First Tribunal decision regarding the merits of an application made under the new Neighbourhood Disputes About Plants Act 2017 (Tas)

On 5 August 2020, the Resource Management and Planning Appeal Tribunal handed down its decision in JM Shepperd v P Clennett [2020] TASRMPAT 18 (Shepperd v Clennett). The decision is the first the Tribunal has made on the merits of a Neighbourhood Disputes About Plants Act 2017 (Tas) (NDAP) application (application), noting that previously only jurisdictional matters of NDAP have been considered.  In Shepperd v Clennett the application was dismissed.

Shepperd v Clennett is an important decision as it gives guidance to those seeking to make an application, or those who need to respond to an application, about the operation of NDAP. The decision can be used to gauge how likely it is that an application will be successful and provides insight into what is considered a ‘severe’ obstruction of sunlight or views caused by trees.

The Shepperd v Clennett decision can be accessed here.

The key takeaways of the decision include:

  • The first threshold test that needs to be met for the Tribunal to exercise its discretion to grant orders is not one of unreasonableness, but one of severity. Further, the requirement for a plant to cause a severe obstruction is a high threshold. Therefore, one should not make an application only on the basis that it would be reasonable for a plant to be trimmed or removed. Instead, the basis of an application should be that a plant causes a severe obstruction of sunlight or views, and that the same obstruction causes substantial, ongoing or unreasonable interference with the enjoyment of the relevant land.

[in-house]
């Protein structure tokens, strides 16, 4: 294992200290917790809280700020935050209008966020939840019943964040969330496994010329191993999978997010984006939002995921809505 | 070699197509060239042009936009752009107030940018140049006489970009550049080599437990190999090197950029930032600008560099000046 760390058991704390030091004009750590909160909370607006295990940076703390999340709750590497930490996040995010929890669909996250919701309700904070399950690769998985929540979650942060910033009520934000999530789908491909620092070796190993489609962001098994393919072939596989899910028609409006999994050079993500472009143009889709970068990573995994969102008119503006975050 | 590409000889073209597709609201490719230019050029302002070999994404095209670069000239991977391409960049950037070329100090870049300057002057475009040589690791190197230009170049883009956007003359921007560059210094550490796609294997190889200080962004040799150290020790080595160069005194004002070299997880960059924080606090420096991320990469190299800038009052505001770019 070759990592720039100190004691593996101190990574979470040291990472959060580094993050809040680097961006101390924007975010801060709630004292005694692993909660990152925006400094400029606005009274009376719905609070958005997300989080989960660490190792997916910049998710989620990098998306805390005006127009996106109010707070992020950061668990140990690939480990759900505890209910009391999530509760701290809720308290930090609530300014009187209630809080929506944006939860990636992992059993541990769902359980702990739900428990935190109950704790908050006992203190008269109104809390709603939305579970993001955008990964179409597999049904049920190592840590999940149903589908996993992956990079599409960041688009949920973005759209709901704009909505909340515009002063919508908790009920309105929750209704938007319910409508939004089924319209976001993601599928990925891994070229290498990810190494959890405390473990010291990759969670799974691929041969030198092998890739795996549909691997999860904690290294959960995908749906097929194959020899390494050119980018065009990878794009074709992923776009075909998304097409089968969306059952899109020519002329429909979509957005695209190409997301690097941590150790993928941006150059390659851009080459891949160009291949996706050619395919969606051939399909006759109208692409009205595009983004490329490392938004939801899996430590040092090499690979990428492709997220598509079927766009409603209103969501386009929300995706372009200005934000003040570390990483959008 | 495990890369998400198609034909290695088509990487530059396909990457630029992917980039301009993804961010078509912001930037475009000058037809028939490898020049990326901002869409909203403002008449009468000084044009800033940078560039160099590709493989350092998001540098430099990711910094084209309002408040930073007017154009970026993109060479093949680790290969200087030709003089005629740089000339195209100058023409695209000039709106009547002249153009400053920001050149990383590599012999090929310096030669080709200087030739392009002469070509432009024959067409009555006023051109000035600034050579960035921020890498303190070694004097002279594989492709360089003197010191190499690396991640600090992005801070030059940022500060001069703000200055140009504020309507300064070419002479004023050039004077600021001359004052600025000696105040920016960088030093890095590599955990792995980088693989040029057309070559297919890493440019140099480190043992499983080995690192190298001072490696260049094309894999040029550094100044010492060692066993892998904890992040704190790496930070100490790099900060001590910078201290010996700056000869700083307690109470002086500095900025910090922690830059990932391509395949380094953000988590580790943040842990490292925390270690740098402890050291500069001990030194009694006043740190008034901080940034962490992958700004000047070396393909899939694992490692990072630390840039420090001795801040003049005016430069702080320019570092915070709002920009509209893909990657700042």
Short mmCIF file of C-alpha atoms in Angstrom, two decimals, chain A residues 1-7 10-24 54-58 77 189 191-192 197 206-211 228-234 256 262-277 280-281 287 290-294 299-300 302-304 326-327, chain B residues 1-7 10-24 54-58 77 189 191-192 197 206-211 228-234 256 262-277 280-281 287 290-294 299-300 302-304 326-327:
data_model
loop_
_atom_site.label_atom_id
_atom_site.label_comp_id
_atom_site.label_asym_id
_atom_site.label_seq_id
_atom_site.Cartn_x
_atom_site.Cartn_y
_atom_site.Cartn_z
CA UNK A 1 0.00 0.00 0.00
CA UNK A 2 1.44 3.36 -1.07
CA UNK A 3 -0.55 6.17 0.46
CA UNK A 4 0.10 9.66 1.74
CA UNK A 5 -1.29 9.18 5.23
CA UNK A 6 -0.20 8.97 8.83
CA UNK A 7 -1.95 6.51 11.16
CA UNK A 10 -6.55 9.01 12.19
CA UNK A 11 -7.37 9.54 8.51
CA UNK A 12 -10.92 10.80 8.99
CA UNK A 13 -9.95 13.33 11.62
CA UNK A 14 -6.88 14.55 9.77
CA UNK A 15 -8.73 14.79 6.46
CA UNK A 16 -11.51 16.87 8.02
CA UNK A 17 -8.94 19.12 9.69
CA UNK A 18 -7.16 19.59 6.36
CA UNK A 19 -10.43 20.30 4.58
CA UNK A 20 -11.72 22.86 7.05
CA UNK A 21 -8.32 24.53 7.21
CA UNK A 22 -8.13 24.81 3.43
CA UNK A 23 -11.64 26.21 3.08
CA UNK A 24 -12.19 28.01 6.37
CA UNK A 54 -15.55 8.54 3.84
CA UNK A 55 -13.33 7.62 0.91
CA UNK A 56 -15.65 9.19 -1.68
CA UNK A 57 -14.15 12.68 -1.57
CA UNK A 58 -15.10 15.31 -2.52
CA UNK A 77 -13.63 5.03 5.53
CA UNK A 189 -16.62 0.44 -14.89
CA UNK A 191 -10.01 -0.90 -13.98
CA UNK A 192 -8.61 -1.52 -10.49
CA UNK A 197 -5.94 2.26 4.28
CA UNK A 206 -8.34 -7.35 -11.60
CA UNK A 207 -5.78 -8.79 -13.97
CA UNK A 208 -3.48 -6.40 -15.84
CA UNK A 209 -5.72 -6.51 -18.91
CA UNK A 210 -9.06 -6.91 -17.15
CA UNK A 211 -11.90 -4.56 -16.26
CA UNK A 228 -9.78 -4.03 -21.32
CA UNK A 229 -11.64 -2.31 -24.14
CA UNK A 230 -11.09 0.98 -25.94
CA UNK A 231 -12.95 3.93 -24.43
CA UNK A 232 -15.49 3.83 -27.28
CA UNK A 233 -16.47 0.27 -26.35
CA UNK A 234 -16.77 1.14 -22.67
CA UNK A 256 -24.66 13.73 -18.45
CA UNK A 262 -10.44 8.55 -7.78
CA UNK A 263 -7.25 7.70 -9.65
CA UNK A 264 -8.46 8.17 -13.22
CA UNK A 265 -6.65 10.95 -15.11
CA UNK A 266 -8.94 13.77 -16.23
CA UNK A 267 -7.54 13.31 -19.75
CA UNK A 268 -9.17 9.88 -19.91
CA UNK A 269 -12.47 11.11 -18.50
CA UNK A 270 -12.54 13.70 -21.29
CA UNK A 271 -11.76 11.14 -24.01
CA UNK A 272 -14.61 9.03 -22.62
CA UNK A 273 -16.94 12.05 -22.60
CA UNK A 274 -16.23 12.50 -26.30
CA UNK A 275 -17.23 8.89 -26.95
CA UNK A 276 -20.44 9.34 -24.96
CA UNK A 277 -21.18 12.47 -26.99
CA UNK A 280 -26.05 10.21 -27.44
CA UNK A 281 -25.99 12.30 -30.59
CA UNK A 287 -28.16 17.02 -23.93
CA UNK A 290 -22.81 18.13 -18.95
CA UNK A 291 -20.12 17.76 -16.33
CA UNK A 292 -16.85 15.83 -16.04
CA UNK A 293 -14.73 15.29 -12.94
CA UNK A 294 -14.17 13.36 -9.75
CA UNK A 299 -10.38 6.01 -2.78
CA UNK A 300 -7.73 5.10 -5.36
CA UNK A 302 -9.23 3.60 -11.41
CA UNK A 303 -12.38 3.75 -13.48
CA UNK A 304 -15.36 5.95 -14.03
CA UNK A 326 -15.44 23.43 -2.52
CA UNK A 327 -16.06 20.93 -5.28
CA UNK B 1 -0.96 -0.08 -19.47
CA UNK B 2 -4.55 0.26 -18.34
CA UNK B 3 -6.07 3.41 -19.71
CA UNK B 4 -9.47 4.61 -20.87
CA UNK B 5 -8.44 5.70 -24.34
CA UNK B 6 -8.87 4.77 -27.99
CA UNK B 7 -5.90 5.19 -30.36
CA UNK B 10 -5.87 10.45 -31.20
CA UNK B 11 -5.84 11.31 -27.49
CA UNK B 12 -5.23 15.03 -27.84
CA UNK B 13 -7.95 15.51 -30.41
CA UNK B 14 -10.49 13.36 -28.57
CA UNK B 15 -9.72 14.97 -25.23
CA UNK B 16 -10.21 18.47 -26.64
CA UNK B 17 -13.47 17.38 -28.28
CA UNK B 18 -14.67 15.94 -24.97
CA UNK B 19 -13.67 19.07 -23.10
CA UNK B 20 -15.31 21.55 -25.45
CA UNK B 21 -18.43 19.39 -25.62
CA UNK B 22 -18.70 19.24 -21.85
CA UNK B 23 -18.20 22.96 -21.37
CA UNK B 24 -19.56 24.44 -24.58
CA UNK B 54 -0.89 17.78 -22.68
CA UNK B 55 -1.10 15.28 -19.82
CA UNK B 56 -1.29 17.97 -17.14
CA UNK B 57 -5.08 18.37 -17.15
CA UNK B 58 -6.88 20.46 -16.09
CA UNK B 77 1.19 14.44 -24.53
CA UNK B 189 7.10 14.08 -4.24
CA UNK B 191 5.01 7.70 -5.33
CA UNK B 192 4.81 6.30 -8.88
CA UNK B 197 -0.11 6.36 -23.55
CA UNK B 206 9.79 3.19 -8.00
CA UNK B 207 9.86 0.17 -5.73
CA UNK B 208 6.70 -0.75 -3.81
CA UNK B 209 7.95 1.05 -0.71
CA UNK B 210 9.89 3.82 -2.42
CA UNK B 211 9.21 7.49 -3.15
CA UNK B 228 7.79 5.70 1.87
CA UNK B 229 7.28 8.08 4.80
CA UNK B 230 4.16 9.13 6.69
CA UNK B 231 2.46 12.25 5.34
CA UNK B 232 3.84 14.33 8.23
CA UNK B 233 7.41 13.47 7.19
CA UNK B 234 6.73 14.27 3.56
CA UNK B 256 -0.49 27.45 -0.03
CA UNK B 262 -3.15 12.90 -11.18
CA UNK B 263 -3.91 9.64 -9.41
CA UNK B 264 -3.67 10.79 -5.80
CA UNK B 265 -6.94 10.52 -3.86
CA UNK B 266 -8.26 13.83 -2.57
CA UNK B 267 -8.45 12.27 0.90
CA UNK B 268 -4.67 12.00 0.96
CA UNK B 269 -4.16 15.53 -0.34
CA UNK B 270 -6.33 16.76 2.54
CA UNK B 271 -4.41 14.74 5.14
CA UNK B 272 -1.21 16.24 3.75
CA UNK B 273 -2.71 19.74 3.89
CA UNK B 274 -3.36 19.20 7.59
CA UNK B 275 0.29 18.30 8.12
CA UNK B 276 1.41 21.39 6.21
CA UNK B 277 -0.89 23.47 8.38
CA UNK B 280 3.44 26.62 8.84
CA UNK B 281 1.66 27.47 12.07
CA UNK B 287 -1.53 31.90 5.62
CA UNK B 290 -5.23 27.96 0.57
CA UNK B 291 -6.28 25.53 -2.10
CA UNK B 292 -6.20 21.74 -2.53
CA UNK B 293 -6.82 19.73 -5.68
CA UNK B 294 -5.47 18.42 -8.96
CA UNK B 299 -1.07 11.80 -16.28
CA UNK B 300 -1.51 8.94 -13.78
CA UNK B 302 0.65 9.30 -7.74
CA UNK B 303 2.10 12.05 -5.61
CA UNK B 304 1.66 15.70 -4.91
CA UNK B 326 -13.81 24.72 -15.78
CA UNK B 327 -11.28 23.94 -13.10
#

• Applicants will need to have detailed factual knowledge about the relevant plant, and the interests of both the applicant and respondent.
  • Each factor, where relevant, in the NDAP ‘checklist’, which can be accessed here and is detailed in our case commentary that can be downloaded below, will need to be addressed in evidence. This includes any amenity the plant provides the respondent, and the effect on the plant of pruning it if such an order were to be made.
  • In order to adequately address the NDAP ‘checklist’, expert witnesses will likely need to be engaged, including: a planning expert; a visual expert; an arborist; and a shadow diagram expert.

For a detailed explanation of the decision, you can access our case commentary by clicking Download below.

If you have any queries or would like further information regarding this article, please contact:

Anthony Spence SC
Principal
M: 0400 545 503
E: aspence@pageseager.com.au


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Published: 4 November 2020

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